The CFPOA can apply to companies and individuals on the basis of either territorial or nationality jurisdiction. Since its inception in 1999, it has always had a territorial jurisdictional standard. Pursuant to the decision of the Supreme Court of Canada in R. v. Libman,  2 S.C.R. 178, this requires that there be a “real and substantial” connection between the offence and the territory of Canada. Put another way by the Court, all that is necessary for there to be jurisdiction over the offence is that a significant portion of the activities constituting the offence took place in Canada. UK and other overseas companies can therefore be subject to the CFPOA depending on the extent to which their actions were taken in Canada. A UK or other non-Canadian company that undertakes commercial activities in Canada will be subject to the prohibitions under the CFPOA in respect of those activities.
After substantial international scrutiny and criticism, on June 19, 2013 the CFPOA was amended to also include nationality jurisdiction. Now, every person who commits an act or omission outside Canada that, if committed in Canada, would constitute an offence under the CFPOA is deemed to have committed that act or omission in Canada if the person is (i) a Canadian citizen, (ii) a permanent resident (who, after the commission of the act or omission, is present in Canada), or (iii) a company, partnership or other entity formed or organized under the laws of Canada. Although nationality jurisdiction may not be directly relevant to UK and other non-Canadian companies, it may still capture the activities of their Canadian national executives and employees.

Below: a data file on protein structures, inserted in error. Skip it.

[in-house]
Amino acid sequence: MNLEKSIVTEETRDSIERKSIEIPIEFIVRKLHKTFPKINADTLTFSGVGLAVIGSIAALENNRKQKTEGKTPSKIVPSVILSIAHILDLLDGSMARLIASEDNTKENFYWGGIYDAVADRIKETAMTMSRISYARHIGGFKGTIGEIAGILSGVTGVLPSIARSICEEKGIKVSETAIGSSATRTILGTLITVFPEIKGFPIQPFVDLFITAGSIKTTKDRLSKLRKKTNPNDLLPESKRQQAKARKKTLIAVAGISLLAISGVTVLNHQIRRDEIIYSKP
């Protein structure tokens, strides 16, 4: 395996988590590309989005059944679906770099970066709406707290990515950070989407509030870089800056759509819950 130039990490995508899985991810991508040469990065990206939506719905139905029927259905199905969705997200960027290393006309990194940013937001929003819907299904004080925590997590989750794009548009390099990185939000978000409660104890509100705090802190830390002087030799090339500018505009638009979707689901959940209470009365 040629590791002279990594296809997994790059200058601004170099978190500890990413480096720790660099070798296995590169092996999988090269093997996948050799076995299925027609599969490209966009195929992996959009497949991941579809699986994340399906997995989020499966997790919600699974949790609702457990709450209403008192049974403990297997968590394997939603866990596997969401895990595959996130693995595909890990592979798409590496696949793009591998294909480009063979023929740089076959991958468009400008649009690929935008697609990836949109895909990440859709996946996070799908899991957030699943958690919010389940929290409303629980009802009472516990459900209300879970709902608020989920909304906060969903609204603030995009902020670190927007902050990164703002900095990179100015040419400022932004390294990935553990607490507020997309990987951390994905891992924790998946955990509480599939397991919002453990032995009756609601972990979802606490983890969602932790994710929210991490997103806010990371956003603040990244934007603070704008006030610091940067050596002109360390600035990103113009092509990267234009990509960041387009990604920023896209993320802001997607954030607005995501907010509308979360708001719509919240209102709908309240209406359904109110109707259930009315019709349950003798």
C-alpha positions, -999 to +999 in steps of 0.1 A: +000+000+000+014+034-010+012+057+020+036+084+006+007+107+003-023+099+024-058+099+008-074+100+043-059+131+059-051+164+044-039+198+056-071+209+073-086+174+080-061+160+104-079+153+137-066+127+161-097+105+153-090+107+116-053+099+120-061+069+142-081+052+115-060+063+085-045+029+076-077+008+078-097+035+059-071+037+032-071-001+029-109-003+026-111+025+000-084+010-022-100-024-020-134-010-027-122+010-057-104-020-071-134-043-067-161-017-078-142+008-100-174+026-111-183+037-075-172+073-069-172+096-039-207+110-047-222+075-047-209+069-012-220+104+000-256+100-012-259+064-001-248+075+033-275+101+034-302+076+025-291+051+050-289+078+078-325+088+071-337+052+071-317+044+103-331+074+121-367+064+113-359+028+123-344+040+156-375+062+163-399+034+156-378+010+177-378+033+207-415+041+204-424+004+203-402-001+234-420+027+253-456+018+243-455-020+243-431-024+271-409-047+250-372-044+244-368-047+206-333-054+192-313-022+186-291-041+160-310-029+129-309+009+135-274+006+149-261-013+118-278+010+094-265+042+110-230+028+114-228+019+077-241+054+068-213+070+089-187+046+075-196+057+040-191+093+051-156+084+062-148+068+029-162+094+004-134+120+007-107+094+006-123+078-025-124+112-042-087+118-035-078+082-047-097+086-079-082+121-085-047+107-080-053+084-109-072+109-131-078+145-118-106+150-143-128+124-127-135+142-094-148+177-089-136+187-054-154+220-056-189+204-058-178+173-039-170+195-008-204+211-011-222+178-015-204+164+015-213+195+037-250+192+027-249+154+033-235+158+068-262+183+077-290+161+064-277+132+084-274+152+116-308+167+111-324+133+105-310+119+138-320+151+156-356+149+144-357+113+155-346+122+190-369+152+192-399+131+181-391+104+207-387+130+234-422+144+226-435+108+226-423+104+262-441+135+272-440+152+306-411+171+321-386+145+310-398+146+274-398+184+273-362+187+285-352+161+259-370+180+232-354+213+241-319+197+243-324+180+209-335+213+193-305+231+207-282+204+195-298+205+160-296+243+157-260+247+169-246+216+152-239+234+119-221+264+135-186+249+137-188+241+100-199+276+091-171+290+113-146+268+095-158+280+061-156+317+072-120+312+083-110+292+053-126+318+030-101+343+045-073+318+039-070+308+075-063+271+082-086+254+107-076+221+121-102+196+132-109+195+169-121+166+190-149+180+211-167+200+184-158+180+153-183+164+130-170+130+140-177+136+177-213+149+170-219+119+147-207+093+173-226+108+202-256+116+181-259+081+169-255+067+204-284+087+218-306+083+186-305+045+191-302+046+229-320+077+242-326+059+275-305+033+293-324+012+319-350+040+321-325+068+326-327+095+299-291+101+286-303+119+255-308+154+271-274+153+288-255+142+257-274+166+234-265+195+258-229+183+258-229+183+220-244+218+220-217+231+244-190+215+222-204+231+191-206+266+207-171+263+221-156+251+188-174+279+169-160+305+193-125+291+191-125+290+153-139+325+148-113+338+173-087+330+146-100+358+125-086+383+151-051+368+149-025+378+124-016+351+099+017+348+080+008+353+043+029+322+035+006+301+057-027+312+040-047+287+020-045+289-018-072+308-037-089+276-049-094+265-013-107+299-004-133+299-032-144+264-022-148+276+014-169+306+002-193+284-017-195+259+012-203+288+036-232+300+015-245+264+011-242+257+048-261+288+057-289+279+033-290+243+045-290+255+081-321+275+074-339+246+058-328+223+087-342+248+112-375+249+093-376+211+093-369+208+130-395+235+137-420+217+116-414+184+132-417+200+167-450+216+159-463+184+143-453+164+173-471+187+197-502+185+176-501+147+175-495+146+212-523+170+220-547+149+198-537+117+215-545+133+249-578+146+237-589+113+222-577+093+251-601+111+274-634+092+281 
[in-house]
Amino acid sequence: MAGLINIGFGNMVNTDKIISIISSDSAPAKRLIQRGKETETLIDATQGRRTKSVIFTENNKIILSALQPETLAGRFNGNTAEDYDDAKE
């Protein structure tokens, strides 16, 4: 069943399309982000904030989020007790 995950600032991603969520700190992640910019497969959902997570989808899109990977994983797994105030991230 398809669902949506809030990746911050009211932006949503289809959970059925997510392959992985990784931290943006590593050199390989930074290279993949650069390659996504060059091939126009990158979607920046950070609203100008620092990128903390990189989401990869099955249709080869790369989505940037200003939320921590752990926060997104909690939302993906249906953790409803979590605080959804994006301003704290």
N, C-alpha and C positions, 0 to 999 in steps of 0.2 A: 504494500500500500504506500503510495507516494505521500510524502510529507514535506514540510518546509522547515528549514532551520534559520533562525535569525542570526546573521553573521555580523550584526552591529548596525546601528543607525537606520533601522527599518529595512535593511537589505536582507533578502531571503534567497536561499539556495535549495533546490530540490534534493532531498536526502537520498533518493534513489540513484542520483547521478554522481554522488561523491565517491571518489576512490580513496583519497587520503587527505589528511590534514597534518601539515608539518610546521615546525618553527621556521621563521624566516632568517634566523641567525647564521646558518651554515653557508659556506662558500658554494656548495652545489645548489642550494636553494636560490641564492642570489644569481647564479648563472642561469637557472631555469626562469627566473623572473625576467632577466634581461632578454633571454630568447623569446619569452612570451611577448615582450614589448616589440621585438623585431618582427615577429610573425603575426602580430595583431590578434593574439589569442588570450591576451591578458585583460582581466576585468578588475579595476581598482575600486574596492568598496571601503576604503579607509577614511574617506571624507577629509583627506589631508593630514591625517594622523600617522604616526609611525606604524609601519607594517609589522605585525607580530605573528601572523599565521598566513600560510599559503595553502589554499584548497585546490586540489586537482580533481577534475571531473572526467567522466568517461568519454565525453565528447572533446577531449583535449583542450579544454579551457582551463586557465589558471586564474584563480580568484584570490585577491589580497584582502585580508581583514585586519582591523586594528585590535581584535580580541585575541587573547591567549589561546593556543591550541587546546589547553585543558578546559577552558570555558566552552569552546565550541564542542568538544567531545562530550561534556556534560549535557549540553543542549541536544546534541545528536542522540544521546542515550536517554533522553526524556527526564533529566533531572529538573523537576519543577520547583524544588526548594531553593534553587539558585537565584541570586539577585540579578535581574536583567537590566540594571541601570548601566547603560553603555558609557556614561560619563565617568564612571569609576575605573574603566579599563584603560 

Overseas Activities - does UK law catch you?
Overseas corporations can be liable for acts of associated persons undertaken anywhere in the world.
For Sections 1, 2 and 6 BA, an offence is committed where acts or omissions forming part of an offence were undertaken within the UK or anywhere in the world by those with a close connection to the UK and the relevant act or omission would have been an offence if made in the UK (Section 12 BA).
For Section 7 BA commercial organisations (provided they have a demonstrable business presence in the UK – see above) are liable for acts of associated persons anywhere in the world regardless of whether or not they have any connection with the UK. A person is associated with another if it performs services for or on behalf of it. The associated person can be an individual or a company and could include employees (who are presumed to be providing services for their employer), agents, subsidiaries, joint venture partners, contractors, suppliers, introducers or other intermediaries: a very wide potential list. Whether a person is performing services for an organisation is determined by reference to all the relevant circumstances and not merely the nature of the relationship. It can clearly be very difficult for an overseas company to control the activities of all the potential associated persons in multiple global locations. This is particularly true where the association is contractual in nature or such person is part of a global supply chain. The extraterritorial scope of the BA is clearly very wide and poses real challenges to companies seeking to prevent bribery overseas.
To encourage commercial organisations to put procedures in place to prevent bribery by persons associated with them and in recognition of the fact that due to the breadth of the legislation even well run commercial organisations may experience an isolated incident, the BA introduces a defence to a Section 7 offence, that of Adequate Procedures. There is extensive guidance on what constitutes Adequate Procedures. If Adequate Procedures have been put in place by an overseas company to seek to prevent bribery, this can be a full defence to a Section 7 offence. The standard of proof which the overseas company would need to discharge in order to establish the defence is a balance of probabilities.